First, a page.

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Insurance Basics

Why a risk management program is important

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With mounting competition and globalisation, you may be facing skill shortages, rising costs, and a more complex business environment than ever before. Add to that an increasing reliance on digital technology and a growing number of natural disasters, and you can see why small and middle market businesses use a risk management program to assist in minimising the risks they face.

If you don’t have a risk management program in place already, here are some areas where your business may be vulnerable to risks, and some basic recommendations for certain steps you can begin to take to help prevent or minimise them.

  1. Your operations and property:

    • Install a sufficient number of smoke detectors for your facility and have a qualified contractor inspect and test them every 12 months.
    • Use, store, and dispense of flammable or combustible liquids properly.
    • Ensure electrical systems are working properly, including scanning the main junction box every three years, and replace any extension cords with permanent wiring.
    • Maintain clear, unobstructed walking and work spaces.
    • Make sure employees and guests utilise appropriate personal protective equipment as necessary.
    • Ensure machinery has appropriate guards and documented lockout/tagout procedures.
    • Provide a safe and controlled reception space for guests and customers.
  2. Your employees:

    • Include background checks and employment history verification when hiring.
    • Train new employees and all employees annually on corporate policies, safety programs, information management, and emergency response. Document when training is complete.
    • Make sure you have an ergonomic program in place.
    • Develop, review, and test your emergency evacuation plan every 12 months.
    • Establish policies and safeguards to protect against fraud and theft.
    • Use a security system that easily removes access for former employees and contractors.
    • Train employees to properly use and maintain personal protective equipment.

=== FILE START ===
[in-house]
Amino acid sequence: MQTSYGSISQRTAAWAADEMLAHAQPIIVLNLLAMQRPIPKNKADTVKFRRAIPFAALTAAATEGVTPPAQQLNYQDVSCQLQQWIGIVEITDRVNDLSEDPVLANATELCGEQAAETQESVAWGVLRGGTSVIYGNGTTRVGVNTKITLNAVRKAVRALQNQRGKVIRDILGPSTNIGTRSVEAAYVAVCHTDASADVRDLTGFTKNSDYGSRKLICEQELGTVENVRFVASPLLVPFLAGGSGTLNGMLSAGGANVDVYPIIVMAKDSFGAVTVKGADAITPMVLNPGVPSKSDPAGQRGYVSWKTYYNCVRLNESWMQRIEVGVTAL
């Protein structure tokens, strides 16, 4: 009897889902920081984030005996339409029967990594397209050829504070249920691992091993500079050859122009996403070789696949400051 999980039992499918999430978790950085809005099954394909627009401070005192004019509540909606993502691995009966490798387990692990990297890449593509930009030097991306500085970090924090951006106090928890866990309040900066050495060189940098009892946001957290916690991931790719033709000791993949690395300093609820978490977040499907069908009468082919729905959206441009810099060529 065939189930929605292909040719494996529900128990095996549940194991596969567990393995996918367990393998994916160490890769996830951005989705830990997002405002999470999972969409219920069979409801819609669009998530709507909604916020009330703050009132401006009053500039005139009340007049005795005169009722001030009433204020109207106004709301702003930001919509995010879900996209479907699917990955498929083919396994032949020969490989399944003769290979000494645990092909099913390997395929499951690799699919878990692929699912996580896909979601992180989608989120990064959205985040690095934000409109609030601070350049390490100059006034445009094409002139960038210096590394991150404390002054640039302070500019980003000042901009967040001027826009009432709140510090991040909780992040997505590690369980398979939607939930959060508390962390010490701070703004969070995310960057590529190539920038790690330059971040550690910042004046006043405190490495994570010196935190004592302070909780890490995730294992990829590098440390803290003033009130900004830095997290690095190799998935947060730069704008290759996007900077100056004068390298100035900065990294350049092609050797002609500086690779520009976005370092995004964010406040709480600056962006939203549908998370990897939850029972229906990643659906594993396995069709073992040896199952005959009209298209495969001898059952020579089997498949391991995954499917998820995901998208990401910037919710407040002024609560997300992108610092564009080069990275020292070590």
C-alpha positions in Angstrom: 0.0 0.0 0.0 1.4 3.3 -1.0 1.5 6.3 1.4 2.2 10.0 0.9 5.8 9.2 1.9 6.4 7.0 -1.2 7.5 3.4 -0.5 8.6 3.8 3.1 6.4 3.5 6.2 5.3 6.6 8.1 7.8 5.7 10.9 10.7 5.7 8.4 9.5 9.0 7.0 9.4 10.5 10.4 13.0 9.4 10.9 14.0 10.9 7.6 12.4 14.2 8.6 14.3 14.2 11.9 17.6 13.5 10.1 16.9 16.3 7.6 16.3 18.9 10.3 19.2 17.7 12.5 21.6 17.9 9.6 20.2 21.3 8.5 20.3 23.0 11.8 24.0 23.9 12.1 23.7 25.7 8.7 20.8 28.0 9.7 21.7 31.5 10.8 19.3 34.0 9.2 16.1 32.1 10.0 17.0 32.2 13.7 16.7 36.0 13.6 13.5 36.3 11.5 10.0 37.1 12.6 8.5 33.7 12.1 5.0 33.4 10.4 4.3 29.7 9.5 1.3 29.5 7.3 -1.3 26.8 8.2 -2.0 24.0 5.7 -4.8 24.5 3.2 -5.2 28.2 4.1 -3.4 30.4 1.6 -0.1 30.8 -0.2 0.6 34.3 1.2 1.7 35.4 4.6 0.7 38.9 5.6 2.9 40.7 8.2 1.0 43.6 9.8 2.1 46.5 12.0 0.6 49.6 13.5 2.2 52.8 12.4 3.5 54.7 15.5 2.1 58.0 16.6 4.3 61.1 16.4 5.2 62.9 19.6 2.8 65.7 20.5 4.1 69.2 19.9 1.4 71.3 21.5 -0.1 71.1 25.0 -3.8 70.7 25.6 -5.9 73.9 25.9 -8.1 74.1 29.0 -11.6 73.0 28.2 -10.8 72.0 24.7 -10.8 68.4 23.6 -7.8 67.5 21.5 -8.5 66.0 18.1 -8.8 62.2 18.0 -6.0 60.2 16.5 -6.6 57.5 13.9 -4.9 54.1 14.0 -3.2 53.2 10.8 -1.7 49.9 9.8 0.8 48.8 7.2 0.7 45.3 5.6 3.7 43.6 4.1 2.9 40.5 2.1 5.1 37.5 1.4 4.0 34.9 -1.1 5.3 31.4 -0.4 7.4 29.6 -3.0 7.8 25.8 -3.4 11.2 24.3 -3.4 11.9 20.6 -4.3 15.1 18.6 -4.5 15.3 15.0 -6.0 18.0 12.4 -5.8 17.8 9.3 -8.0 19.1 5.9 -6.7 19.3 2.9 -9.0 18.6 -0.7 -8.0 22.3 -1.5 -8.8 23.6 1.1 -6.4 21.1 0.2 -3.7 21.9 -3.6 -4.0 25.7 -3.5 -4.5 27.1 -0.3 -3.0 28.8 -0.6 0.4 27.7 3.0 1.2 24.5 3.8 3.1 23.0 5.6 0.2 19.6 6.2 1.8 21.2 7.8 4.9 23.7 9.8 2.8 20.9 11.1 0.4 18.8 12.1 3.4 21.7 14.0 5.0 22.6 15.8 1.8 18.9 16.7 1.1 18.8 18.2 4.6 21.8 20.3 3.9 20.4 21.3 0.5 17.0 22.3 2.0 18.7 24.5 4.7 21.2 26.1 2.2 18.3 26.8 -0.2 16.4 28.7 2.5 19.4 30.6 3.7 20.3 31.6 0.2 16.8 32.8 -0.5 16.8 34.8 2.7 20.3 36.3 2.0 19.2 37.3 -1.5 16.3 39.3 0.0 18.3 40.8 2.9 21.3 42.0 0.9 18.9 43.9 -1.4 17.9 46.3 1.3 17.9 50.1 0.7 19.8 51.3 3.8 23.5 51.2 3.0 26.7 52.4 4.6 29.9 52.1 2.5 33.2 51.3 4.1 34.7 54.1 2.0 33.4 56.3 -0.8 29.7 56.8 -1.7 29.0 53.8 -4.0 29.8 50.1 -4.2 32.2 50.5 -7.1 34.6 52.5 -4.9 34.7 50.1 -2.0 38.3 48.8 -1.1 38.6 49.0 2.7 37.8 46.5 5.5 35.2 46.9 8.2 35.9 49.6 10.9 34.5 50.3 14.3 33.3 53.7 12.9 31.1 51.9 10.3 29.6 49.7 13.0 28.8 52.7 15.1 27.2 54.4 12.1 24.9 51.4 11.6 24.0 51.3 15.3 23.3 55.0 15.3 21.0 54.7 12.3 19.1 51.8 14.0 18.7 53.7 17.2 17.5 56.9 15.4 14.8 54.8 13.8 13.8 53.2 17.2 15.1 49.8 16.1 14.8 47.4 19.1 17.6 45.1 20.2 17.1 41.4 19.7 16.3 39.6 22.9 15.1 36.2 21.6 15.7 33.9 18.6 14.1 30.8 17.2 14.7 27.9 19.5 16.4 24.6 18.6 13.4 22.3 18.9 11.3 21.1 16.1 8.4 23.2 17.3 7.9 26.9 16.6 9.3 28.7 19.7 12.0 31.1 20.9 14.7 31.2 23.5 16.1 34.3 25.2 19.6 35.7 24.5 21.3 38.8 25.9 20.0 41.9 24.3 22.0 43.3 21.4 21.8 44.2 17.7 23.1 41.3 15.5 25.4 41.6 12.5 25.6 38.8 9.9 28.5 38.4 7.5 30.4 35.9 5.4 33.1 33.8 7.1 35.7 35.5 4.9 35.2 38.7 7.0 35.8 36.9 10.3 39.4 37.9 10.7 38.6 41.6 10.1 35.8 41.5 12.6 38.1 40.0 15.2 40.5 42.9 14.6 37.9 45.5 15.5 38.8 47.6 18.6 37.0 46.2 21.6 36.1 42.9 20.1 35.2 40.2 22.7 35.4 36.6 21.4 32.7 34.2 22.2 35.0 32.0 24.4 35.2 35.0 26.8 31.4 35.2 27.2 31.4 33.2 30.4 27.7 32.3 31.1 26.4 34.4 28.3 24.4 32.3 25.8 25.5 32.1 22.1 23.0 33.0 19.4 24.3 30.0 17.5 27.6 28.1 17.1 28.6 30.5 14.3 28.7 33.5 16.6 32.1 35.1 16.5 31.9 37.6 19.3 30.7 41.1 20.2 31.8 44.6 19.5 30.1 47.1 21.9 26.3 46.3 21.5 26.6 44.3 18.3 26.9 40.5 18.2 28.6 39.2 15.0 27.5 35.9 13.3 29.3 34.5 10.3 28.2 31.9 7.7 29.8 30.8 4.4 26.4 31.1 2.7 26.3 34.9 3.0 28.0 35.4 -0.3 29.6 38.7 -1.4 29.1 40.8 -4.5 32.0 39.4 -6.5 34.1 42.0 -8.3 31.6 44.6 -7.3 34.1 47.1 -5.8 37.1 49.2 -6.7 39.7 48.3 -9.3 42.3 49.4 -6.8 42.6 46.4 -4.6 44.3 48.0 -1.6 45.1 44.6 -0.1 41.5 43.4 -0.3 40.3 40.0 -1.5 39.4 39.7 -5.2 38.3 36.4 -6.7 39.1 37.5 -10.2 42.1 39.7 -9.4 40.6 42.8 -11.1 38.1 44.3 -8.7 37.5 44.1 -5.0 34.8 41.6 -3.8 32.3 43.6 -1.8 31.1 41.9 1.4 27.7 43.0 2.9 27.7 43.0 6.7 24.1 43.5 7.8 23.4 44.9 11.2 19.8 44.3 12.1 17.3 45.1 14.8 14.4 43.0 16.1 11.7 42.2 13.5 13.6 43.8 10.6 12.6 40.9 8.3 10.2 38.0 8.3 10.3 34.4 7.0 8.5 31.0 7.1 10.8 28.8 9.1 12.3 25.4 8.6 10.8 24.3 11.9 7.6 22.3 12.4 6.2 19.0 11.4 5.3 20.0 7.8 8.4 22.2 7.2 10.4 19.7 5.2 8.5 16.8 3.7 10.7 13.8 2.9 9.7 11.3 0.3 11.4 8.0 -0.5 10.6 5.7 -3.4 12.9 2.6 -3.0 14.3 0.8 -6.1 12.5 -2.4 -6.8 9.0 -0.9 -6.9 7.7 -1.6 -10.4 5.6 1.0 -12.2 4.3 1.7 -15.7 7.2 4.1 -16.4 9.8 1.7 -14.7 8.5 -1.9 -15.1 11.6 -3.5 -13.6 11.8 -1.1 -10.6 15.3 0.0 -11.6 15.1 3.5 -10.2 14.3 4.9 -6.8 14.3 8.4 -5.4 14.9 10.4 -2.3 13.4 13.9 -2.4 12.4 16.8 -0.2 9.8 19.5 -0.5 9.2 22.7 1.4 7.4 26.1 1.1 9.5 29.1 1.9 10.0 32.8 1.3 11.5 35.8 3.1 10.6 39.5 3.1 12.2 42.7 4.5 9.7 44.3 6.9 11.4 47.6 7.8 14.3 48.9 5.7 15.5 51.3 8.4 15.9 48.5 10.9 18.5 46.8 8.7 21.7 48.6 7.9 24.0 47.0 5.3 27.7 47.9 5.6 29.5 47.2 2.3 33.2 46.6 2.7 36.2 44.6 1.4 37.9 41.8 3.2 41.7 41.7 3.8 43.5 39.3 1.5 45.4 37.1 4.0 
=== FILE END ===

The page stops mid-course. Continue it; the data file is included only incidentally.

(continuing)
3. Severe weather:

    • Develop a Business Continuity Plan and Emergency Response Plan and review them annually.
    • In a cyclone zone: Plan how you’ll secure loose outdoor fixtures, equipment, and storage; instal cyclone shutters; and give employees time to safely evacuate and protect their own homes. Read more tips on how to prepare for cyclones.
    • In an earthquake zone: Inspect building for structural weaknesses. Secure racks, shelving units, and furniture to the floor or walls, and instal protective film on windows.
    • In an area prone to bushfires: Establish a 50-metre defensible space around your building. Irrigate plants around buildings and minimise combustible exterior storage. Read our top 10 bushfire safety tips.
    • In a flood zone: Have appropriate materials on hand (sandbags, flood walls, etc.), move critical assets to at least one foot above Base Flood Elevation, and instal controls to prevent chemical and pollutant release.
    • Have a qualified roofing contractor inspect your roof each year.
  4. Health emergencies:

    • Include a health emergency plan in your general business continuity preparation.
    • Outline both your response and the steps you’ll take for business recovery in the event of a severe health emergency, such as a viral outbreak or other major disease event.
    • Partner with your Human Resources team to determine alternative working models for employees, such as remote working.
    • Educate employees on hygiene protocols and methods for protecting themselves from infection.
  5. Your IT systems and technology:

    • Create a Cyber Security Plan with assistance from a qualified IT security professional using accepted cyber security standards for your type of operation. Include communications and cyber connections with customers and vendors.
    • Design and test an Incident Response Plan and a plan to manage ransomware attacks.
    • Regularly back up critical data and system information off site and test its recovery.
    • Train your staff annually on strong passwords, social engineering/phishing, and protecting sensitive information.
    • Control access to sensitive data including personal, health, and business information.
    • Make sure manufacturing systems that rely on operational technology have dedicated cyber security control mechanisms to prevent intentional sabotage as well as accidental mistakes by workers and trusted third parties.

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